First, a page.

• Hugh Webber


The first topic in this week’s blog is a behind the curtain look at music releases from the viewpoint of the charts.


One of the exciting possibilities of having a song released where you were involved in writing, is the possibility that it could chart.  These days there are lots of charts, from iTUNES to the Billboard 200, Genre charts, etc etc.  For a lot of people maybe this means very little, and it could just be considered a vanity statistic.  However I think if any of us had a No1 charting single, then we would want to talk about it, and it might give a potential new songwriting collaborator a view on your prowess as a writer.  If you are an artist yourself then it might also help to win over a new fan.

I grew up listening to the chart as it came out on the radio, and you still can.  You can also follow a single’s progress in almost real time on the iTUNEs app - although in 2020 this only accounts for 7% of the ways people access music.

I recently did this with a song, and I admit I got addicted to tracking it almost by the hour!  Here is the chart of it’s progress during release day and the following day.  No 1 position is effectively at the top of this graph!  

It's a rollercoaster for sure, highs and lows.  I didn’t start tracking the position until around 9am on release day, so I had no way to know if the song had peaked earlier.  When I started checking it was at No25 in the Country Music genre on iTUNES.  As you can see it tailed off towards the afternoon, and I was thinking it might drop out altogether. Around mid afternoon it picked up again and made its way back to No27.  It then tailed off again, then picked up a third time and stayed level around No35 I guess for most of the night.  It was really only mid morning of the second day that it started to make its exit of the Top40 and reached No80 when I stopped checking.

So What?!

As this song did NOT have a pre-order for iTUNES, the positions observed are by organic fan activity during the day from downloads only.  As I referred to early - in 2015, 25% of global music revenues were from downloads, in 2020 it’s only 7%.  Streaming now accounts for 55% of the global market. So following this kind of chart is probably only representing something like 7% of the song’s engagement.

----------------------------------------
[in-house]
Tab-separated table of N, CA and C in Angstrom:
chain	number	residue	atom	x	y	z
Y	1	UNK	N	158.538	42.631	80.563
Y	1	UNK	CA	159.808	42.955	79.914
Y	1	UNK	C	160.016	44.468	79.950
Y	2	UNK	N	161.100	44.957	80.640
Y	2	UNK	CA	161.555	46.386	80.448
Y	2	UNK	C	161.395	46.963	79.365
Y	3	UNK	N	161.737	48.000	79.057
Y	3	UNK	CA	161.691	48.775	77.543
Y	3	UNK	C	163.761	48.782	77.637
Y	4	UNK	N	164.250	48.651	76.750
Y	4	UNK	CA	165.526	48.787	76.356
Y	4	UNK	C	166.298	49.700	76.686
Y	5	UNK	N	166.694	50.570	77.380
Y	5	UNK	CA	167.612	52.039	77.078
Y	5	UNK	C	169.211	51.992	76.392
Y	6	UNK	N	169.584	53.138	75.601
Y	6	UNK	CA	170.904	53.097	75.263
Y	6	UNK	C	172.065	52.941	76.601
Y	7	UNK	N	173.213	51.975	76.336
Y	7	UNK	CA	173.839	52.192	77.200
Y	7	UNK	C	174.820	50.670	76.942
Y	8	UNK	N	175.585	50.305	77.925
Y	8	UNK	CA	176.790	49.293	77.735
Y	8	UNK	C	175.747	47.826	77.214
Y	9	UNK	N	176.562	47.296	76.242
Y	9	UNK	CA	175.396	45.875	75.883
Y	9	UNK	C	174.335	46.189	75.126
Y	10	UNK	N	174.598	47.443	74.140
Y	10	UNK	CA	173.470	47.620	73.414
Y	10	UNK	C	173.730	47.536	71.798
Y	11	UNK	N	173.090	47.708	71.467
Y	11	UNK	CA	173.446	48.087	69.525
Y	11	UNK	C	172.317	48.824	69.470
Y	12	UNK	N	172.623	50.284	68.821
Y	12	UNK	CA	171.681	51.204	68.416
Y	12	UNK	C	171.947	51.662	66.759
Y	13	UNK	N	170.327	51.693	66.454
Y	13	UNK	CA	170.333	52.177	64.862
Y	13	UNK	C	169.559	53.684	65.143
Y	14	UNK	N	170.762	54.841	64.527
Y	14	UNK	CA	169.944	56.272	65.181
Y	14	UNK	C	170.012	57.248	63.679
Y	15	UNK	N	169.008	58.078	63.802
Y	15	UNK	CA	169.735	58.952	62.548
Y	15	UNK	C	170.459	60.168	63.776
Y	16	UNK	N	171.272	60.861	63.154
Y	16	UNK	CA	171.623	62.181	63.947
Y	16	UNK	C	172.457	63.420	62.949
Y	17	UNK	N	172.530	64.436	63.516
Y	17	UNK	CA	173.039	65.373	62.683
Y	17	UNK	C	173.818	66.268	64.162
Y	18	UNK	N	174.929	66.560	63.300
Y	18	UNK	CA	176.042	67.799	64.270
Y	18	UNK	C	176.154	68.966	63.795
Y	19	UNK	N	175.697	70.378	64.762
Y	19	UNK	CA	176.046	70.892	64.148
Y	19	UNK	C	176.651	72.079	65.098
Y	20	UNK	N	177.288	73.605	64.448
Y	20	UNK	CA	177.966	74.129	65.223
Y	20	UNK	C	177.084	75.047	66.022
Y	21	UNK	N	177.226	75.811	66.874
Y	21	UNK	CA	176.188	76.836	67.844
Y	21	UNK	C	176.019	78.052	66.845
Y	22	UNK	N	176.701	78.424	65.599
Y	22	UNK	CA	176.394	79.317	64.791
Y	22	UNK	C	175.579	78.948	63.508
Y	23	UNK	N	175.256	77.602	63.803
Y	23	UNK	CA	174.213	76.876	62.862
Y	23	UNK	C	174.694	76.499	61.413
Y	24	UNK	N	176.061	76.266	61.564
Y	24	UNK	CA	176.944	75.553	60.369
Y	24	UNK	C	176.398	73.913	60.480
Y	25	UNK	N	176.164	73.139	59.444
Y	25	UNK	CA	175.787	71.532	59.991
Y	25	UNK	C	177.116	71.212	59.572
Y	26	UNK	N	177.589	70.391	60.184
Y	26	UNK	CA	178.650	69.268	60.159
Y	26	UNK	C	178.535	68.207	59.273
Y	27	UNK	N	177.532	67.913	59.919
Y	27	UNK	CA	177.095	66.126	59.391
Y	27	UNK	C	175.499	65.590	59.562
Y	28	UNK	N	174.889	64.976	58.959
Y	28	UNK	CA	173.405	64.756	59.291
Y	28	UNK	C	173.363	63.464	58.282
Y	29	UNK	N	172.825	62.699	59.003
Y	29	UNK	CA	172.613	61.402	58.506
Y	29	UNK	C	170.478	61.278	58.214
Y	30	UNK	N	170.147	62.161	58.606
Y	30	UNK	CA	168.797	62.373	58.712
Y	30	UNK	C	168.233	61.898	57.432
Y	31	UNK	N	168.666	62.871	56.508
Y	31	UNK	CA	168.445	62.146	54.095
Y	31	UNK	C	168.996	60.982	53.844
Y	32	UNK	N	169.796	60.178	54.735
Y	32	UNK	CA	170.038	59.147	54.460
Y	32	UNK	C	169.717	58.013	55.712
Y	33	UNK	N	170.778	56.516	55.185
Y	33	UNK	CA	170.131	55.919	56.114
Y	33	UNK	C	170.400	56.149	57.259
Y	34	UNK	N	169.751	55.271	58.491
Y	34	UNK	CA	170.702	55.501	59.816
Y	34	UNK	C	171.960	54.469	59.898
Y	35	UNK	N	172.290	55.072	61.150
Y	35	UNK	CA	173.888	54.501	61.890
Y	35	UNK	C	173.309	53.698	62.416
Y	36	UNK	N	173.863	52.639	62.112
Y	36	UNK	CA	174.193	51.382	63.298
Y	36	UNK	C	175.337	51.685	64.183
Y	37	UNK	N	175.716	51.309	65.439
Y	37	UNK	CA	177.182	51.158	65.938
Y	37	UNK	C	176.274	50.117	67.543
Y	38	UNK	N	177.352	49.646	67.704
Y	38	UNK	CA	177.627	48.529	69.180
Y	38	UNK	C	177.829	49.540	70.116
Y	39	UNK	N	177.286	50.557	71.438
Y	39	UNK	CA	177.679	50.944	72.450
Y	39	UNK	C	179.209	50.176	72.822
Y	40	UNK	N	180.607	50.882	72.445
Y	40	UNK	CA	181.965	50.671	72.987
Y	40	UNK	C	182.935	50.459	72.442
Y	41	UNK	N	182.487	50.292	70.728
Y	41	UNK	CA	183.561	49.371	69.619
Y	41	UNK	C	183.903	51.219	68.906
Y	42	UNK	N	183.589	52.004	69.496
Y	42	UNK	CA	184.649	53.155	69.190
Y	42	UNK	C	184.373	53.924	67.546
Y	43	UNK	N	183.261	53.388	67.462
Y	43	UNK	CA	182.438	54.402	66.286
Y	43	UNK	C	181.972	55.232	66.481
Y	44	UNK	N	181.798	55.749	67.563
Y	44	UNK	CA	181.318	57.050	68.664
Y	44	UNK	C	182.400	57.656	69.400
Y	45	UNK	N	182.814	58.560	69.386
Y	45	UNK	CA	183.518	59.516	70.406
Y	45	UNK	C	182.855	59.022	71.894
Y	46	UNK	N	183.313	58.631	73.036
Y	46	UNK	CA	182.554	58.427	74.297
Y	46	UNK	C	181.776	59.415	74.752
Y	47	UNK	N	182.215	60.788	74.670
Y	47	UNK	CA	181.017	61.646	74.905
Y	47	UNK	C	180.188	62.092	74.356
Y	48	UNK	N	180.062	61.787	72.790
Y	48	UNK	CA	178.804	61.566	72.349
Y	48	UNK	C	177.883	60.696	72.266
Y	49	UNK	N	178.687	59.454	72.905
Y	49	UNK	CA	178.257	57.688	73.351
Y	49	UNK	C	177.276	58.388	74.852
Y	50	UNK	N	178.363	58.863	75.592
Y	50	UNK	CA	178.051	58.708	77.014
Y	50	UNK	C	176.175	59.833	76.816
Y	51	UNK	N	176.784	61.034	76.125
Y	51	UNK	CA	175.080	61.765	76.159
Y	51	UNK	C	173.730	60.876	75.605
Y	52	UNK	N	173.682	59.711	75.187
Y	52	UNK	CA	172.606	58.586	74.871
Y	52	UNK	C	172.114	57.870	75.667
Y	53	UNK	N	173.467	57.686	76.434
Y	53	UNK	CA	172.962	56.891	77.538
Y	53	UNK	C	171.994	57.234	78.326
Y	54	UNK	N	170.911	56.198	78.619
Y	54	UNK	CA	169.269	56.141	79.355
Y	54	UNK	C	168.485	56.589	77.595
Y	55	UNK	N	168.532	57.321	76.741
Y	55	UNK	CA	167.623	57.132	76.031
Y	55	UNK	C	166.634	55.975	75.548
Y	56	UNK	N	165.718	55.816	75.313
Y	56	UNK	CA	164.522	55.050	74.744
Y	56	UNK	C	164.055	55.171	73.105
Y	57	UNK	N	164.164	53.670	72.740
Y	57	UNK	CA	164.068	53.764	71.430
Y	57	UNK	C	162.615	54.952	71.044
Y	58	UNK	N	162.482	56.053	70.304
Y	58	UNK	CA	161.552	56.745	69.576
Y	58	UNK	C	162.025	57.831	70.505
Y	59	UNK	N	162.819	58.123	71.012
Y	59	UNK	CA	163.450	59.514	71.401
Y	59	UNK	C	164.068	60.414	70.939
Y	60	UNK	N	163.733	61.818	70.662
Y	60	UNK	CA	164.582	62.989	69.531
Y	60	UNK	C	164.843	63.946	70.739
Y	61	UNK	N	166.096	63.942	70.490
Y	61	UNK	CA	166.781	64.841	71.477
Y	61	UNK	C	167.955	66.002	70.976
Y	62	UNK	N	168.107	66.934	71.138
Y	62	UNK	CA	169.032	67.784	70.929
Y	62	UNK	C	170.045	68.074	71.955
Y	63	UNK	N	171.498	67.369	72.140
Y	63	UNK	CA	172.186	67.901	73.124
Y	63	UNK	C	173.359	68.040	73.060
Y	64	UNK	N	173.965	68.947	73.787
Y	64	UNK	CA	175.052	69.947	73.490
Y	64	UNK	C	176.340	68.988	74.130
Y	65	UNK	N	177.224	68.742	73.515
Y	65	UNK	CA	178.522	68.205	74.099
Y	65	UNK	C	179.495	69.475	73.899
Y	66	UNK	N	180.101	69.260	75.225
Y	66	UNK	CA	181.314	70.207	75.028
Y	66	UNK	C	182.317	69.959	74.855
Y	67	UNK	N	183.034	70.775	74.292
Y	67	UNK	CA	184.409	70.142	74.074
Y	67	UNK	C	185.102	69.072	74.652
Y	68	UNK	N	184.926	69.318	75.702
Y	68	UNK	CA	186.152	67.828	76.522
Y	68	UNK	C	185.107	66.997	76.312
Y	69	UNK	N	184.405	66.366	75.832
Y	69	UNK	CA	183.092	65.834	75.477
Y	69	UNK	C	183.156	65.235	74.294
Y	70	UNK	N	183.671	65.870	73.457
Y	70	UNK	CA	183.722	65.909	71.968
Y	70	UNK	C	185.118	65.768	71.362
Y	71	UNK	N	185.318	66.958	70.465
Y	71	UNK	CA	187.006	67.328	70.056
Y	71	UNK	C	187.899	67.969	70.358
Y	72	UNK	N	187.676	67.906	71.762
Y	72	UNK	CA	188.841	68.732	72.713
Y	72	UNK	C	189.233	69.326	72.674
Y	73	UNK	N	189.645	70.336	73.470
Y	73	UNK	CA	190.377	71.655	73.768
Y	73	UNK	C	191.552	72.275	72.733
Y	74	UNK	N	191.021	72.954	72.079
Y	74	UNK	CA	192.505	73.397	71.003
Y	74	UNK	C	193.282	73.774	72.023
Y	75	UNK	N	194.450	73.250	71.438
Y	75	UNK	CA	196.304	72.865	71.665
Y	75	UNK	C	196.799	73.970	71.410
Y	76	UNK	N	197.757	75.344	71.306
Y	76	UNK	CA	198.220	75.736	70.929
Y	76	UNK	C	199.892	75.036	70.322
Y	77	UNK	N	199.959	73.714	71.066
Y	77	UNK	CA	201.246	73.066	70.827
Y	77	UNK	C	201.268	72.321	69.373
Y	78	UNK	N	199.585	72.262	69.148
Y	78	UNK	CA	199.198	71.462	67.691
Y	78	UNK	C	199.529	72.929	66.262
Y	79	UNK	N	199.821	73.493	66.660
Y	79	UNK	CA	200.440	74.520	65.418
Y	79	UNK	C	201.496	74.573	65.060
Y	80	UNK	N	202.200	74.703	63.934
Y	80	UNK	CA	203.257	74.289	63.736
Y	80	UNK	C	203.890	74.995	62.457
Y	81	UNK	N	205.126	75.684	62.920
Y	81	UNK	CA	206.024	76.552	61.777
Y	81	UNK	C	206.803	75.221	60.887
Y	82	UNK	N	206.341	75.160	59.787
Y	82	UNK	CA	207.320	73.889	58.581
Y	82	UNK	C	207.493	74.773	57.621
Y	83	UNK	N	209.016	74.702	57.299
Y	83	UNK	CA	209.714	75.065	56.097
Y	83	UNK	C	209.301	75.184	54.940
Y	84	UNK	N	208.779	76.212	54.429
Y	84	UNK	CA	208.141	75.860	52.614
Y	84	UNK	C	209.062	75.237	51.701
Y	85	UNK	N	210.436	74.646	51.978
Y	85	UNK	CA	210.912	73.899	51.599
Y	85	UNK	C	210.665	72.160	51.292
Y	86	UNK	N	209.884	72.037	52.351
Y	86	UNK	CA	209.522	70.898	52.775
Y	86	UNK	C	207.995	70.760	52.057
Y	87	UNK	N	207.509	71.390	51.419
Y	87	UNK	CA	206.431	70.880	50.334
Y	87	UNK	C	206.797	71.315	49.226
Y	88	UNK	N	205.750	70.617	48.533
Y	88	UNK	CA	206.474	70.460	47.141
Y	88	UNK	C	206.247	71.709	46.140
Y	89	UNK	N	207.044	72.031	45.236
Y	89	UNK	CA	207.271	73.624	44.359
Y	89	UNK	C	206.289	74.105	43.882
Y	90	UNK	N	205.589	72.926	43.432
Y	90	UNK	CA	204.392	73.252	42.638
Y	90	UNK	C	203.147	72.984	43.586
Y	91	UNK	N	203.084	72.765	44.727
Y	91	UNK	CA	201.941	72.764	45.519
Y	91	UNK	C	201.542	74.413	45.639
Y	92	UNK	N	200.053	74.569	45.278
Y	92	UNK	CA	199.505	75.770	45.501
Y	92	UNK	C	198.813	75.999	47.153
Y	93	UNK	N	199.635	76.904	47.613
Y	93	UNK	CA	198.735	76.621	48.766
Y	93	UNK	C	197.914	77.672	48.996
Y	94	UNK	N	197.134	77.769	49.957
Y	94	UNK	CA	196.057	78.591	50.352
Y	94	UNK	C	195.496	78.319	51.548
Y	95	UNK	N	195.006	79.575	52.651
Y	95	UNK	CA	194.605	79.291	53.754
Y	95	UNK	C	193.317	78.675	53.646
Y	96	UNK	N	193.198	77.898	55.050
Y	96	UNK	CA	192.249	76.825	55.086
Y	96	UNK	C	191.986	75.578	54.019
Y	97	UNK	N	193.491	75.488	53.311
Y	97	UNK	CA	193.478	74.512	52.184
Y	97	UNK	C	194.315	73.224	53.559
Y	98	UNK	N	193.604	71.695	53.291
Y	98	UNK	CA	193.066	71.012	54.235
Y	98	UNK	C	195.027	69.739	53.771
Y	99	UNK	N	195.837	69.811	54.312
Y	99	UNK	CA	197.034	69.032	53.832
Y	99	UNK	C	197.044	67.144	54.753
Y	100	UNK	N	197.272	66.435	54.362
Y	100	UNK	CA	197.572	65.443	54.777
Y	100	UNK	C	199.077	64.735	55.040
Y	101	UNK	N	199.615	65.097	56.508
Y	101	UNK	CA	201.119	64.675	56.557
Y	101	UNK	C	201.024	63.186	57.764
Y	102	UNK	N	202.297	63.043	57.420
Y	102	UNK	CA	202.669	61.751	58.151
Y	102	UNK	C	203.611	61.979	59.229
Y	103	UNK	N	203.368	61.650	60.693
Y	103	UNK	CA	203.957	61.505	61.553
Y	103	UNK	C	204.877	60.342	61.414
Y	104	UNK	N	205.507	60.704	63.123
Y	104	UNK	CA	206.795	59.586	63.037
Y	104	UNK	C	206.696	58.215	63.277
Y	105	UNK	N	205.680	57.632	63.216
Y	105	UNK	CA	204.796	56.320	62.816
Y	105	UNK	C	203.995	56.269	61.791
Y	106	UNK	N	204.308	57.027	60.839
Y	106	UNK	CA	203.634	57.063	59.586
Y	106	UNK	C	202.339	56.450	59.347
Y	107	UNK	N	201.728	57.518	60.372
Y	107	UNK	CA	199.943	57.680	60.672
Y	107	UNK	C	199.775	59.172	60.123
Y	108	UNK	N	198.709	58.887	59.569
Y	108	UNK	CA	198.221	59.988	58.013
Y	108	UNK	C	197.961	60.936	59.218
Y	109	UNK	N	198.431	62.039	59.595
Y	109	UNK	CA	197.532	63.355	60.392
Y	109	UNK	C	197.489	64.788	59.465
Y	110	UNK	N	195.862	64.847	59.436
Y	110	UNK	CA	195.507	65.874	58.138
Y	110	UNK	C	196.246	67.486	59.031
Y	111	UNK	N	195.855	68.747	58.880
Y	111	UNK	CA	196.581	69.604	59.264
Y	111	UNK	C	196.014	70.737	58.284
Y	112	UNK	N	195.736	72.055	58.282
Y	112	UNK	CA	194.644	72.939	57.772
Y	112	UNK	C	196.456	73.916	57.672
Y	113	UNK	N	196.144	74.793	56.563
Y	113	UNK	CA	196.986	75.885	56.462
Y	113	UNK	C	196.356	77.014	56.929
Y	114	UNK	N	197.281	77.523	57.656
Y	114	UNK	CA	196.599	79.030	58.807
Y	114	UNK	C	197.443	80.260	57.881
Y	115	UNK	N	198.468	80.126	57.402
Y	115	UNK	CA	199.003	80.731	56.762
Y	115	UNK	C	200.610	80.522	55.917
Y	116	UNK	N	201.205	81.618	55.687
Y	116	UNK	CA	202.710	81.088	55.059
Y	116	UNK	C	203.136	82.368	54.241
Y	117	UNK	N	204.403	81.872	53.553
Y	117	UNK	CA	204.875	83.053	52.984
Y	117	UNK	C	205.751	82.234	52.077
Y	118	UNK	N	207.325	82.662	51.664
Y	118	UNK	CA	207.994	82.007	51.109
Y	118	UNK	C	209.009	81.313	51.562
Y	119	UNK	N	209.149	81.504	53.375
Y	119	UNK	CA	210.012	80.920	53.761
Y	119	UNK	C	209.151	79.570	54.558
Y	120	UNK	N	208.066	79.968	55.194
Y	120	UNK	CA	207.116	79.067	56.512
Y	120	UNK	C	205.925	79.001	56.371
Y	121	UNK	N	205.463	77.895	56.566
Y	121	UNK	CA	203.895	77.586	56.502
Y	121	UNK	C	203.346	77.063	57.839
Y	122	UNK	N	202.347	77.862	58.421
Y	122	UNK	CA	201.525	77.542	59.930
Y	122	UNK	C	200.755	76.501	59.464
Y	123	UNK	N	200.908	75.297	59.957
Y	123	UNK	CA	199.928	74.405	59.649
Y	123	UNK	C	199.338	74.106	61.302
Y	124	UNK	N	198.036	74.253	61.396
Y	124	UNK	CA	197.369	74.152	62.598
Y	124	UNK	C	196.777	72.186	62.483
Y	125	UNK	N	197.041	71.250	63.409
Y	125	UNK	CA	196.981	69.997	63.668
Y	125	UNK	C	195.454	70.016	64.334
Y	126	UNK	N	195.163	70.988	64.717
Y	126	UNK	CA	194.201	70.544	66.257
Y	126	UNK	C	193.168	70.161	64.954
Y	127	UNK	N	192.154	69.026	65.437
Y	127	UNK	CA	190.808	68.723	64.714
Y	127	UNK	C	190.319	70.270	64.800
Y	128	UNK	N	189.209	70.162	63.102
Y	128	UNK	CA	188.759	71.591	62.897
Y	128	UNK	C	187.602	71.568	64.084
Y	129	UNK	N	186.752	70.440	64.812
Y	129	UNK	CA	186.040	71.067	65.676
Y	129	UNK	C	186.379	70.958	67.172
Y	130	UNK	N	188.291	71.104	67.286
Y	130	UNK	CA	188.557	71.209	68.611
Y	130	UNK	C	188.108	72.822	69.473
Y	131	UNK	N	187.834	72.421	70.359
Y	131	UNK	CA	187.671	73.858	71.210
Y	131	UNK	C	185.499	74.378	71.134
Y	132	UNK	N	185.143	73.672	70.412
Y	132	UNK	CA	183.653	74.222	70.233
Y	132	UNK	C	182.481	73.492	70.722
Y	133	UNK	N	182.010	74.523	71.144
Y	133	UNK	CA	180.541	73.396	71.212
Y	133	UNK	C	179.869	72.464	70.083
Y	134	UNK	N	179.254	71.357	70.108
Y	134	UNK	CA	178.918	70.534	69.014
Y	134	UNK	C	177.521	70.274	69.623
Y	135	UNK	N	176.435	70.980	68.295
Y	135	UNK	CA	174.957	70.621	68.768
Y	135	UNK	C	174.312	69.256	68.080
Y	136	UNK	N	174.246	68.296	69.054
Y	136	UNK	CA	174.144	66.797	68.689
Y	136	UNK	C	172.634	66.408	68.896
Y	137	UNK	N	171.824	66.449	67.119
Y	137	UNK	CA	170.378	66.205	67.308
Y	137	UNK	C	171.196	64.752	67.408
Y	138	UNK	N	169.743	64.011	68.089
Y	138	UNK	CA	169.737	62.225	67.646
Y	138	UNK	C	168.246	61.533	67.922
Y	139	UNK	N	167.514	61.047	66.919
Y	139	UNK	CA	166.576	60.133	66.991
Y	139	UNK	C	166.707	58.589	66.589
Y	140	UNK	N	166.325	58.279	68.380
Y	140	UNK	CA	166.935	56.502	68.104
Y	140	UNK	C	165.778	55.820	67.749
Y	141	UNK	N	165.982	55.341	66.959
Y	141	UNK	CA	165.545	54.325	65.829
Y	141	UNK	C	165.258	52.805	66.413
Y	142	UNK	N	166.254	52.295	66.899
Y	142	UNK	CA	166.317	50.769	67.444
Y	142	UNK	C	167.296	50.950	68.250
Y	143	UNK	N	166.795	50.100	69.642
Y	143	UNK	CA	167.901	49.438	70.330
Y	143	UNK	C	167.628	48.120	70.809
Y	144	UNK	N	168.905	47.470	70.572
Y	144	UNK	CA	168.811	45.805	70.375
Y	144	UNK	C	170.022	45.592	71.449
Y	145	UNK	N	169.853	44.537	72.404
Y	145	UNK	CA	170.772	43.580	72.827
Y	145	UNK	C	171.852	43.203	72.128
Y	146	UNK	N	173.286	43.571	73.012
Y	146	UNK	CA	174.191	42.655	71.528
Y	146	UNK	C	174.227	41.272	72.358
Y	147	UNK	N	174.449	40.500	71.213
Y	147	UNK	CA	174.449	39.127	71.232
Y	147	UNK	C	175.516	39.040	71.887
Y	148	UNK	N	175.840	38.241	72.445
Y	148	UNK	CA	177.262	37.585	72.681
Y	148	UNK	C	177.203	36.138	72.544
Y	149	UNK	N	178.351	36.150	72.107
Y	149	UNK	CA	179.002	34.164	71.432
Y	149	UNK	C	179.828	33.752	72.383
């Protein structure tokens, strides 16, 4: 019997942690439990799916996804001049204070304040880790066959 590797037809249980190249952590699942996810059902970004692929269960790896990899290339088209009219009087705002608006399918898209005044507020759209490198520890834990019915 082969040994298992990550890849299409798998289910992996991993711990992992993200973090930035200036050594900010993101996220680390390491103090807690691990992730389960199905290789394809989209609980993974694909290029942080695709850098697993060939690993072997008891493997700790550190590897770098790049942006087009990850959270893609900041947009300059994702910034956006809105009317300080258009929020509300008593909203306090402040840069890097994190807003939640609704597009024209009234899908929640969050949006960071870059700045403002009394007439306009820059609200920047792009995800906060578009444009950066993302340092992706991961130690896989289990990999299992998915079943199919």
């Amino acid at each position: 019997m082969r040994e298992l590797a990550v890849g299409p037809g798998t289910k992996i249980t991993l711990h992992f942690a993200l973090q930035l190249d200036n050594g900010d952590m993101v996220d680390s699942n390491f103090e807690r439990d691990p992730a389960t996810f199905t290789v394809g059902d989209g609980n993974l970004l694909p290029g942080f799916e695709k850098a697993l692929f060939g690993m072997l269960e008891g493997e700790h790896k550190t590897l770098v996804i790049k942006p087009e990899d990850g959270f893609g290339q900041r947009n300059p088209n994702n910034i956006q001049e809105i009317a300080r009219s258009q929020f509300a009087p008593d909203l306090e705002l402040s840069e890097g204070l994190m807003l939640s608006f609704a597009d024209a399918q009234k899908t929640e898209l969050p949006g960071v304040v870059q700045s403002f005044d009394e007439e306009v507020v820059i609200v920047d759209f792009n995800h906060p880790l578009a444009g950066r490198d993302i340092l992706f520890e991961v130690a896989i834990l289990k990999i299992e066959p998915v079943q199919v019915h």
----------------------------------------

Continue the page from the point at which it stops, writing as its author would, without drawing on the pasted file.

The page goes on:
For what it’s worth, this is my take on what I saw: There was an initial burst of activity first thing as people downloaded the song from early social media pushes that day.  This tailed off until lunchtime where there was fresh engagement and maybe the direct notices, emails, and other social media activities caught the second wave when people were free to check their social media etc.  The final recovery I think is reflective of the American market responding to the single, and perhaps a general summation of the song's response from the whole day.

Why a Pre-order can make all the difference

A Pre-order means that at the point of release all the pre-orders are processed into the stats.  I think that would have made the song peak higher and sooner.  Possibly then to drop out of the Top 40 sooner - but who knows, and this isn’t the whole picture anyway!

Does Charting really matter any more?

I think if you get a high position on any chart, it’s always worth adding this to your musical bio.  As I said before even if it’s only partially representative of ‘success’ (however you define that) it makes for a good selling point when you want people to stream your music or get plays on the radio.


Moving on to the second aspect which is one area of revenue for the songwriter - payments from your PRO - Performing Rights Organisation (PRS in my case).

The main source of income for a songwriter is likely to be from live performances of your songs.  These are reported to the PRO, who then distribute monies to the rights owners according to the % splits agreed between the writers.  This money is generated from licenced live music venues paying an annual fee to PRS.

As we all know 2020 has NOT been a disaster for live performance, so incomes are at an all time low for artists and songwriters.  My Oct 2020 distribution was probably the lowest it has ever been, £1.64 to be precise.

You will also get income via your PRO / Publisher from Spotify and other streaming plays, however these are micro penny amounts per stream, and then only about 10% (varies by streaming platform) comes through to your PRO account and then that has to be split in turn by the agreed songwriter percentages. I’ve seen ZERO from that route yet!

I am very grateful to have a full time job that allows me creative freedom alongside working, although that does restrict my time to be creative.  This is not true for many artists who were relying on their gig income. Anything you can do like downloading their songs, or buying their merchandise really can make a massive difference to them this year.

I hope that has given you an interesting insight into two aspects of my songwriting world!

Today I help singers and songwriters explore their own potential.  I encourage them to see new ways to view their creative ideas, working alongside to transform them into fully finished songs they are proud of.

Stay in touch by subscribing to my site, or contact me via one of my social media connections.

Recent Posts

See All